Most of us have grown up going to camps, whether it’s a school camp or church camp. First-time campers, especially if they are young, are filled with both excitement and nervousness. Older and more experienced kids might come up with ideas of pulling pranks and tricks to make an impression. Camps create lasting memories that stretch into adulthood. This happy memory is exactly what one camp hoped to do for a group of Ukrainian children who fled their country due to war.
Many of these Ukrainian children left everything that was familiar a year ago. They left their fathers, friends, school and many things they used to enjoy in their hometowns. Now, these children live in an unfamiliar land with a different language and culture.
Ukrainian Christians, who are also refugees in Poland, reached out to children living in a building that was turned into apartments to house 200 people. More than 500,000 refugees passed through this region, and a Ukrainian church planter estimates 125,000 currently live in this city.
There are no known Christians living in this building. This camp is what believers pray will be the beginning of many lives committed to Jesus and the start of many outreaches to come.
Ukrainian Christians provided a Christian day camp filled with fun games, songs, activities and time where children can just be children. Ukrainian refugee children learned who Jesus is and how He forgave our sins on the cross.
Many heard the Gospel for the first time. Fleeing their home country was traumatic, and a message of hope and truth brought encouragement. They’re praying for the safety of their dads, for the war to come to an end and for healing and restoration in their country.
In a different city, Polish Christians also hosted a camp for both Ukrainian refugees and Polish children. This overnight camp was at a Christian ministry facility.
Churches in Poland mobilized quickly at the beginning of the war to serve the 4 million refugees who sought refuge within their borders. Poland’s 500 evangelical churches rose to Jesus’ call to love their neighbor as themselves — selflessly giving money, food, clothes, employment and shelter, often hosting families in their own homes. Caring for children is another way Polish Christians love their neighbor.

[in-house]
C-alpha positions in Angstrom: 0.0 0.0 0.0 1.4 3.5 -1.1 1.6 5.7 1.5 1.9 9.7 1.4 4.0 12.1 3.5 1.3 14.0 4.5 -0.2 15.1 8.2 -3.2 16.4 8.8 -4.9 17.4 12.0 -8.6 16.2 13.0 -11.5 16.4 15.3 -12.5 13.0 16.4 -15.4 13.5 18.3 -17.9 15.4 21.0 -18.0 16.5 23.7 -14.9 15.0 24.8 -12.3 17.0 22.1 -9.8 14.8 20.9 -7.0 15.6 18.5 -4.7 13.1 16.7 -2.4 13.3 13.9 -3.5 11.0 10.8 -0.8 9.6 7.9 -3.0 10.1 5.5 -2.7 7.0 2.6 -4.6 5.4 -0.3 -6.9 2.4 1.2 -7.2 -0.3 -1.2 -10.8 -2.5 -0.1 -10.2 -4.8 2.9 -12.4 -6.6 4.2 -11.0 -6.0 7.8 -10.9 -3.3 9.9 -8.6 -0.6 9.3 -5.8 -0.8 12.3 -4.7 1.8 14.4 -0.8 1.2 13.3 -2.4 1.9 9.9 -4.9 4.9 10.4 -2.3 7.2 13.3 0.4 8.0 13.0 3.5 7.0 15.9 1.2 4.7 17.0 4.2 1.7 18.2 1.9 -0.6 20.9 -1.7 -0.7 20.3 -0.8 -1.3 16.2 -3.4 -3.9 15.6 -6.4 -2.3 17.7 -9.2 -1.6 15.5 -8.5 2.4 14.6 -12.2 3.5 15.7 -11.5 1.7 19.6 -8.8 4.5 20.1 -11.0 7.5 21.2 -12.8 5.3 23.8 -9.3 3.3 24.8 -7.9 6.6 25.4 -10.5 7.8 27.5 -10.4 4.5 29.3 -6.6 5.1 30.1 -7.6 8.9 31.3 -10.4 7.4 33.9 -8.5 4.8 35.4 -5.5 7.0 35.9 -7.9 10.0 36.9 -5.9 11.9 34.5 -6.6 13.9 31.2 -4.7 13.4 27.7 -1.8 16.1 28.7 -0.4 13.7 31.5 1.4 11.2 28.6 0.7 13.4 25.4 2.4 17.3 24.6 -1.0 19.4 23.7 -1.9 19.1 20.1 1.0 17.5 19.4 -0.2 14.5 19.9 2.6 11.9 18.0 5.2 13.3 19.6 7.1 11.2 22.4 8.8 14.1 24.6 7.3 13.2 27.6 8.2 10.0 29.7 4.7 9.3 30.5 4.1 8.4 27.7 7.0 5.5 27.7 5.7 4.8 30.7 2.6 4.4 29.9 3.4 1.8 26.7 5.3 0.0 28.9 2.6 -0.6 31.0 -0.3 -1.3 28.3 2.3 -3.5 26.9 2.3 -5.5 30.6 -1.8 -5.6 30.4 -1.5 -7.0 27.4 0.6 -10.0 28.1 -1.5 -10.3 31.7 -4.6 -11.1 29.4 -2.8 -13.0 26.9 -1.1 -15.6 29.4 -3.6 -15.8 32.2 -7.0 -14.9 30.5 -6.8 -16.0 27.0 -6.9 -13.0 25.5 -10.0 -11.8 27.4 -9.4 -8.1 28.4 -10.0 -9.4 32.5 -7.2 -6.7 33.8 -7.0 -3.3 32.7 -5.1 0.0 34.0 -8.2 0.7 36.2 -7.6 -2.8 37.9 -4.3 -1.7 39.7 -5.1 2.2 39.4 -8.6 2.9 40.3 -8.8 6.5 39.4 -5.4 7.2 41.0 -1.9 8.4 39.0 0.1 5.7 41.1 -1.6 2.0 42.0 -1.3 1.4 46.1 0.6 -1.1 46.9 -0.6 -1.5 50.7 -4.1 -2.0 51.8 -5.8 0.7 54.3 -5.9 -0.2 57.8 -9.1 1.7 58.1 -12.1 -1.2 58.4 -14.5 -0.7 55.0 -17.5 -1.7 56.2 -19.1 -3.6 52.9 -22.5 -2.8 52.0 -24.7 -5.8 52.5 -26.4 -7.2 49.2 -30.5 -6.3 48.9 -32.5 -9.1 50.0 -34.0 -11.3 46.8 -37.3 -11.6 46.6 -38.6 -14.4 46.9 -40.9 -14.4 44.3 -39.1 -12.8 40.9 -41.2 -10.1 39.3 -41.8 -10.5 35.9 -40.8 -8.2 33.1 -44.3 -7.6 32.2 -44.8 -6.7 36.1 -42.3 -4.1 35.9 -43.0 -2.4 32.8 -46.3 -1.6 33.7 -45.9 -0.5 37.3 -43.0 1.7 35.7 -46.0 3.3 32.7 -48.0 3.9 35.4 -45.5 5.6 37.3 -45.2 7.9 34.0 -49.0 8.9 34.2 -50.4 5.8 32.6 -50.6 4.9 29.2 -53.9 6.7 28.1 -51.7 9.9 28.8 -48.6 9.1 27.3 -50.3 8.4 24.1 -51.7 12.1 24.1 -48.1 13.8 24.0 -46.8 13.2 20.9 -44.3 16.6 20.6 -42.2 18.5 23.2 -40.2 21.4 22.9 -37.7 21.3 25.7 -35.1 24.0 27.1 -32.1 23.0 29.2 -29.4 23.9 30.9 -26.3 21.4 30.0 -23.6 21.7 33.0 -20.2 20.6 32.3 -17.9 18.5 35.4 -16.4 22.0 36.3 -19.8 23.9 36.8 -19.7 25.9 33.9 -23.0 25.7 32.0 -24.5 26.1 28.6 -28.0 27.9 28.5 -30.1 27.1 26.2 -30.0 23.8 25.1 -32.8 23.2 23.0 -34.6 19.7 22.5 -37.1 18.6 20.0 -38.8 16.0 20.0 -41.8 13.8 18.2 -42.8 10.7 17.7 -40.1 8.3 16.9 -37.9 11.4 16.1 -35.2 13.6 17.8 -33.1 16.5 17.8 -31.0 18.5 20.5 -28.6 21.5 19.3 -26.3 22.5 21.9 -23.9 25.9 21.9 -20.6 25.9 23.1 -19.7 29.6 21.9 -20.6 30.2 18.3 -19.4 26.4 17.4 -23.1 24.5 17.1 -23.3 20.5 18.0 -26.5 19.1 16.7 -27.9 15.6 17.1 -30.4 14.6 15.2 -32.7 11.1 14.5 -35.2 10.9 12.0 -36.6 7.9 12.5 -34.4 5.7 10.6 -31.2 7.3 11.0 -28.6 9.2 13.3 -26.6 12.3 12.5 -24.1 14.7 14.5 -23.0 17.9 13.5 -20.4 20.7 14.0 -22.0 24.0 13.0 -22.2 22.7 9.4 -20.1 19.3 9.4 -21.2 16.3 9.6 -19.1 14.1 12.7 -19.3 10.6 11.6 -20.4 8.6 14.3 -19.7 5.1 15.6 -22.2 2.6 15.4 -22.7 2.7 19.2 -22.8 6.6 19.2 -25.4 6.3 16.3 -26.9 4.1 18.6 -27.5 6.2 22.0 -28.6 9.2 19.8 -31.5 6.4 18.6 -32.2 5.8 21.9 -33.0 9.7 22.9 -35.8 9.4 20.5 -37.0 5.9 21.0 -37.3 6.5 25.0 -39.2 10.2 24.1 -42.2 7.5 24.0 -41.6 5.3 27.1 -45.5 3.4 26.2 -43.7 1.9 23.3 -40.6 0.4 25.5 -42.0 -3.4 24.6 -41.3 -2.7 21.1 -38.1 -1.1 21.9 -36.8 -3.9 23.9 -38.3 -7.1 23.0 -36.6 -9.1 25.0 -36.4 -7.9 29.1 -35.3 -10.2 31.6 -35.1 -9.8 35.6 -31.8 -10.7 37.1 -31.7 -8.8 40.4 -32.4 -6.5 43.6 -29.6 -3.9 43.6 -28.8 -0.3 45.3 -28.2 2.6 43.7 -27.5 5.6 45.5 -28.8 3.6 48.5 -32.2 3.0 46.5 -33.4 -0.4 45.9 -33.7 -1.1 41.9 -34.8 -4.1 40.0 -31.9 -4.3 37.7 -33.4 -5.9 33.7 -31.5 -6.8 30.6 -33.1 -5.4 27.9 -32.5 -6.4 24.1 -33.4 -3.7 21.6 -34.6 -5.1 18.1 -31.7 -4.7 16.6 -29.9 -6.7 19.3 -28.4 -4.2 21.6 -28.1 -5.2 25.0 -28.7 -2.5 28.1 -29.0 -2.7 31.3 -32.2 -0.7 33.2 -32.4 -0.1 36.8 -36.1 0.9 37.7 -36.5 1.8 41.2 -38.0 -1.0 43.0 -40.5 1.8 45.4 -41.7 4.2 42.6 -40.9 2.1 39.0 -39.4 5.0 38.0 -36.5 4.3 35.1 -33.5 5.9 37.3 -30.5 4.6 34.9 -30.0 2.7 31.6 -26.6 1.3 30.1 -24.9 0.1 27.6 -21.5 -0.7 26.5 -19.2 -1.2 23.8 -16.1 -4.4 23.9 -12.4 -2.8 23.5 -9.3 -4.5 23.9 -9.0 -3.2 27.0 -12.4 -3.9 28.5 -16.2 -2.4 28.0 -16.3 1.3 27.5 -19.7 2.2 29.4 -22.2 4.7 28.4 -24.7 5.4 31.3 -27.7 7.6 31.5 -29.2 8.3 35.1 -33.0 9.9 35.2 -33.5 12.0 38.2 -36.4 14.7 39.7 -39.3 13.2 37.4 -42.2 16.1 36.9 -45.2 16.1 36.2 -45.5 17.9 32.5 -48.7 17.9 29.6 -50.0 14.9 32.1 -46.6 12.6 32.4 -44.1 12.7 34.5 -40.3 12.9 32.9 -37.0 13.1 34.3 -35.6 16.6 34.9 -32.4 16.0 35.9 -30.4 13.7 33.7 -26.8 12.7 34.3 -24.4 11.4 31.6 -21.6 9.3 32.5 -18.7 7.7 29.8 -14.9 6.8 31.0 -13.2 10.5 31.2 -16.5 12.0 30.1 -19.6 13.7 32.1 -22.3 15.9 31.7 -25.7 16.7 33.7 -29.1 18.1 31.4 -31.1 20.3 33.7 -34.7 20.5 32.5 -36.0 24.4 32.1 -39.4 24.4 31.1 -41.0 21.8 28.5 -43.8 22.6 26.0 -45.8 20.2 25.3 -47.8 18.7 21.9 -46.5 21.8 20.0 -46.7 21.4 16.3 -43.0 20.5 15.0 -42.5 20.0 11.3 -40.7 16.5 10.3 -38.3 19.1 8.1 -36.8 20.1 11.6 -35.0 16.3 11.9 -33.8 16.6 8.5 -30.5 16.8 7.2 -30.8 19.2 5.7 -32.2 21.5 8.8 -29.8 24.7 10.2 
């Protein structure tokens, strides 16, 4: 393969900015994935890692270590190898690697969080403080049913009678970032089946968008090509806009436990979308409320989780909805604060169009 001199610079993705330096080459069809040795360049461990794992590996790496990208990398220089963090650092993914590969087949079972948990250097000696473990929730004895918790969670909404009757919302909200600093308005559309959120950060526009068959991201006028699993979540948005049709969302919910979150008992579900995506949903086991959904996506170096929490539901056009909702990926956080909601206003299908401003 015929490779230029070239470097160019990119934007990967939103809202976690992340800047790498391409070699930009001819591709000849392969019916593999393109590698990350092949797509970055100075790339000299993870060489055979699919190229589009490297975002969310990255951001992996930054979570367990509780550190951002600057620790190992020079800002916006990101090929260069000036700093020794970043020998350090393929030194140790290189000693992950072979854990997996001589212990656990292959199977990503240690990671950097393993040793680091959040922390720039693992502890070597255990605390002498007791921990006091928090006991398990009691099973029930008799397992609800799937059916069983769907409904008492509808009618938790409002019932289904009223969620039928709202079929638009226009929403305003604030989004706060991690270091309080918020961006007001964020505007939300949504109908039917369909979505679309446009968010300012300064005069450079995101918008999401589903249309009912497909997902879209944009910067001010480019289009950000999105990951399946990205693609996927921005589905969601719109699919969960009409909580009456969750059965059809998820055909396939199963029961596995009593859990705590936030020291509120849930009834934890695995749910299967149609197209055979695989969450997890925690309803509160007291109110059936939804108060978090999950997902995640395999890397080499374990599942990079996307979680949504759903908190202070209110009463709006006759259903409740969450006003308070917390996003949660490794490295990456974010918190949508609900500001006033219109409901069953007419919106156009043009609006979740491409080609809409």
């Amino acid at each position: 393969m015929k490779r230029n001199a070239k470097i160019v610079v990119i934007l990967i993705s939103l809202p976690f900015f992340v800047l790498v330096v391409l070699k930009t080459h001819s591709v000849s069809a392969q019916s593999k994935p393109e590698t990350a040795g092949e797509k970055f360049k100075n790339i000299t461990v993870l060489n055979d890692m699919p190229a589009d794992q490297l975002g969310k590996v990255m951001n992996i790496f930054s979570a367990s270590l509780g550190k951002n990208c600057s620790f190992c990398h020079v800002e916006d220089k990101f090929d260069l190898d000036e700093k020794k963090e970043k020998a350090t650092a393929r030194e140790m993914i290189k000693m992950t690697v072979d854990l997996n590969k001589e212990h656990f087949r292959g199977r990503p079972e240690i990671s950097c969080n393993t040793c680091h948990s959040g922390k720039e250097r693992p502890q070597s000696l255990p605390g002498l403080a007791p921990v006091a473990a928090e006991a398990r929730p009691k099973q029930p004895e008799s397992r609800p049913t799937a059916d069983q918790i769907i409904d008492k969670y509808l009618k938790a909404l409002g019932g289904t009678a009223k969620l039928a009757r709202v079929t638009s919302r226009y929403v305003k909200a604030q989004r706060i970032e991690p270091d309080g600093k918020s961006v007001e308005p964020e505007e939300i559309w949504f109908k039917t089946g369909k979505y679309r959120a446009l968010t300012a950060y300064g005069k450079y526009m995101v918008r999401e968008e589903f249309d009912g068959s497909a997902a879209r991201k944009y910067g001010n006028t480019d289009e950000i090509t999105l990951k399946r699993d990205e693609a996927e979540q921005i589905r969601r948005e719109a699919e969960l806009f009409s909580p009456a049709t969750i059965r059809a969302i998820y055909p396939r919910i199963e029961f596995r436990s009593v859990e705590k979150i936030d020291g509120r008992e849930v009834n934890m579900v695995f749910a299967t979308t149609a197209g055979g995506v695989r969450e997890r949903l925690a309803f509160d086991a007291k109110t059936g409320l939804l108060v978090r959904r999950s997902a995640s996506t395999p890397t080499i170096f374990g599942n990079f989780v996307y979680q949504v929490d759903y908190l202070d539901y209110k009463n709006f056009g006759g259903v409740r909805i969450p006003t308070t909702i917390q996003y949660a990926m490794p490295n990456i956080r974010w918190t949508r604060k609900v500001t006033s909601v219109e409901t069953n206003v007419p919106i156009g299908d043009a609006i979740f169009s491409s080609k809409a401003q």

There was no campfire nor marshmallows for s’mores, but during the weekend, children took part in plenty of fun activities. Due to the cold winter weather in Poland, the camp was held indoors. The Ukrainian and Polish children’s enthusiasm showed as they delved into camp life with new friends. The children interacted well across cultures.
Along with fun and games, children were taught Christian songs in both Polish and Ukrainian. Some of the songs included “10,000 Reasons” and “Lighthouse,” as well as Ukrainian worship songs.
Children also listened to Polish and Ukrainian Christians share messages from the Bible about who Jesus is and who they are in Christ.
IMB missionary Dan Upchurch spoke to the children about using their skills to glorify God. Time is our present from the Lord, Dan told the kids, and we won’t always have it and should spend the time on what’s eternally meaningful. Dan and his wife, Lori, served in Ukraine before evacuating due to the war. They are now working with Polish and Ukrainian Christians to serve refugees.
Please pray more Ukrainian children will have the opportunity to hear the gospel and come to have a personal faith in Jesus. Please join the children in their prayers for Ukraine. Pray for peace, forgiveness and for the Light to shine in the darkness.